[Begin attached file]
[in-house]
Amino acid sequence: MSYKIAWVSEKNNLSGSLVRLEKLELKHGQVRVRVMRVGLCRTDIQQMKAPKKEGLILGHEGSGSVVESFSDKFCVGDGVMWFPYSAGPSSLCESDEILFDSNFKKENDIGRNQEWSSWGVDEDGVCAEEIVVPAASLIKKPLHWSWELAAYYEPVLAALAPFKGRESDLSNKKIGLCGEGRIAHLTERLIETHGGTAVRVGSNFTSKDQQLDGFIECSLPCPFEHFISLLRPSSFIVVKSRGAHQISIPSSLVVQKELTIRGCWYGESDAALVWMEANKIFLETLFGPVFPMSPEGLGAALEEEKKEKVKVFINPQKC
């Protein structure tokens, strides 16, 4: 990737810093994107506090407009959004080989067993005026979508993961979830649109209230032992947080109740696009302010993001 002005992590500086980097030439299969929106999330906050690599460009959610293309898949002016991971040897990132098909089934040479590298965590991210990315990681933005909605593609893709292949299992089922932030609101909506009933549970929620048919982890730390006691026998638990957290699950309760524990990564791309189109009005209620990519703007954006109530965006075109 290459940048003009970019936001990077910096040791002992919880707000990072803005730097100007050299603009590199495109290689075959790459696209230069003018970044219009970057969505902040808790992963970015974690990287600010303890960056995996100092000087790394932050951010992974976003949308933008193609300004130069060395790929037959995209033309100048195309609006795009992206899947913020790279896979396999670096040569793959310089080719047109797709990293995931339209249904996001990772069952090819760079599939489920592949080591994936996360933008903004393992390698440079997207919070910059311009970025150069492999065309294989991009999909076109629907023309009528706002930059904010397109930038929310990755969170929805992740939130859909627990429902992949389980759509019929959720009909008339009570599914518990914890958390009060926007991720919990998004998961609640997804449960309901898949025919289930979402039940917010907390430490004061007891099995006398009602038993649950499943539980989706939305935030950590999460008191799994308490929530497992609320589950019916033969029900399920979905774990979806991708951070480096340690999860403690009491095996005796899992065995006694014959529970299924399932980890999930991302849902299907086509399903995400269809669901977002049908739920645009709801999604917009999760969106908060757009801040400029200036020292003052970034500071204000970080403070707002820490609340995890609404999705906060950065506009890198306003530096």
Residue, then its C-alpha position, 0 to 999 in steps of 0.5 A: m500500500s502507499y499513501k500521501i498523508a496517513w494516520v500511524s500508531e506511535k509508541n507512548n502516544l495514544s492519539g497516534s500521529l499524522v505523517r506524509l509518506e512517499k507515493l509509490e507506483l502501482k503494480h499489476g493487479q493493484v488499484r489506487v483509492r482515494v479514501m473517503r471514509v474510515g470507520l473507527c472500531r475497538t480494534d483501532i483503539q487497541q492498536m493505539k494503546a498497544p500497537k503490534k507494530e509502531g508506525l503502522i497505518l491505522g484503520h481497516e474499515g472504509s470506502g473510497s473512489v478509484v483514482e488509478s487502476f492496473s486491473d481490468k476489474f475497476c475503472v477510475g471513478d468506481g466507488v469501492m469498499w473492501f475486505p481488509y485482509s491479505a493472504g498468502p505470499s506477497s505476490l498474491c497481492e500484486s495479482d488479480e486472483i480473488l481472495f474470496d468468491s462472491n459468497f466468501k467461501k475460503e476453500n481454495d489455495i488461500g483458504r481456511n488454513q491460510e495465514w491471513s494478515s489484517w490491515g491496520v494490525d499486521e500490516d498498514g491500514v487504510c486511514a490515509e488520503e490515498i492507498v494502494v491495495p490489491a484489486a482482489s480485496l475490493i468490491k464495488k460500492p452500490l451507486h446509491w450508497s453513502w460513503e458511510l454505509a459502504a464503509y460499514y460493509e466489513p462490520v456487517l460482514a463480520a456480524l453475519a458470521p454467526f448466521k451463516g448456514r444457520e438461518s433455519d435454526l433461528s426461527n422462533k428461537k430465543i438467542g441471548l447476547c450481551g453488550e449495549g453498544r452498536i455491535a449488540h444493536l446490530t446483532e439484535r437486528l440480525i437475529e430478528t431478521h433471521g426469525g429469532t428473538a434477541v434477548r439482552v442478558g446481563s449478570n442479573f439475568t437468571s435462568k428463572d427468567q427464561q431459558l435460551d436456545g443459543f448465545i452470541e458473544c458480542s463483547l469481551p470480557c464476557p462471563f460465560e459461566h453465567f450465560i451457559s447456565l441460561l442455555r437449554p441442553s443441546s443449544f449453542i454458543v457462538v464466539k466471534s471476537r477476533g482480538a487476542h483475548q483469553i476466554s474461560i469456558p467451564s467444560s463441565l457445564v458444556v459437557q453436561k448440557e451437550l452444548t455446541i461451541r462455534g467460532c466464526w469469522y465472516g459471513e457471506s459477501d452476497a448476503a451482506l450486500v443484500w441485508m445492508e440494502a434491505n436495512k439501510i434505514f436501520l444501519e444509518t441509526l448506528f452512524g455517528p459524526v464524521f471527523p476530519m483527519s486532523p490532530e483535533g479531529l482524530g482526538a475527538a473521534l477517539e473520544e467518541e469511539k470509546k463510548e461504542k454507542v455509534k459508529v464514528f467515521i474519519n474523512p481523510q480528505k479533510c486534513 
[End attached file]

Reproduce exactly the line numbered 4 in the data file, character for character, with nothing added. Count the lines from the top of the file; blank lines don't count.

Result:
Residue, then its C-alpha position, 0 to 999 in steps of 0.5 A: m500500500s502507499y499513501k500521501i498523508a496517513w494516520v500511524s500508531e506511535k509508541n507512548n502516544l495514544s492519539g497516534s500521529l499524522v505523517r506524509l509518506e512517499k507515493l509509490e507506483l502501482k503494480h499489476g493487479q493493484v488499484r489506487v483509492r482515494v479514501m473517503r471514509v474510515g470507520l473507527c472500531r475497538t480494534d483501532i483503539q487497541q492498536m493505539k494503546a498497544p500497537k503490534k507494530e509502531g508506525l503502522i497505518l491505522g484503520h481497516e474499515g472504509s470506502g473510497s473512489v478509484v483514482e488509478s487502476f492496473s486491473d481490468k476489474f475497476c475503472v477510475g471513478d468506481g466507488v469501492m469498499w473492501f475486505p481488509y485482509s491479505a493472504g498468502p505470499s506477497s505476490l498474491c497481492e500484486s495479482d488479480e486472483i480473488l481472495f474470496d468468491s462472491n459468497f466468501k467461501k475460503e476453500n481454495d489455495i488461500g483458504r481456511n488454513q491460510e495465514w491471513s494478515s489484517w490491515g491496520v494490525d499486521e500490516d498498514g491500514v487504510c486511514a490515509e488520503e490515498i492507498v494502494v491495495p490489491a484489486a482482489s480485496l475490493i468490491k464495488k460500492p452500490l451507486h446509491w450508497s453513502w460513503e458511510l454505509a459502504a464503509y460499514y460493509e466489513p462490520v456487517l460482514a463480520a456480524l453475519a458470521p454467526f448466521k451463516g448456514r444457520e438461518s433455519d435454526l433461528s426461527n422462533k428461537k430465543i438467542g441471548l447476547c450481551g453488550e449495549g453498544r452498536i455491535a449488540h444493536l446490530t446483532e439484535r437486528l440480525i437475529e430478528t431478521h433471521g426469525g429469532t428473538a434477541v434477548r439482552v442478558g446481563s449478570n442479573f439475568t437468571s435462568k428463572d427468567q427464561q431459558l435460551d436456545g443459543f448465545i452470541e458473544c458480542s463483547l469481551p470480557c464476557p462471563f460465560e459461566h453465567f450465560i451457559s447456565l441460561l442455555r437449554p441442553s443441546s443449544f449453542i454458543v457462538v464466539k466471534s471476537r477476533g482480538a487476542h483475548q483469553i476466554s474461560i469456558p467451564s467444560s463441565l457445564v458444556v459437557q453436561k448440557e451437550l452444548t455446541i461451541r462455534g467460532c466464526w469469522y465472516g459471513e457471506s459477501d452476497a448476503a451482506l450486500v443484500w441485508m445492508e440494502a434491505n436495512k439501510i434505514f436501520l444501519e444509518t441509526l448506528f452512524g455517528p459524526v464524521f471527523p476530519m483527519s486532523p490532530e483535533g479531529l482524530g482526538a475527538a473521534l477517539e473520544e467518541e469511539k470509546k463510548e461504542k454507542v455509534k459508529v464514528f467515521i474519519n474523512p481523510q480528505k479533510c486534513 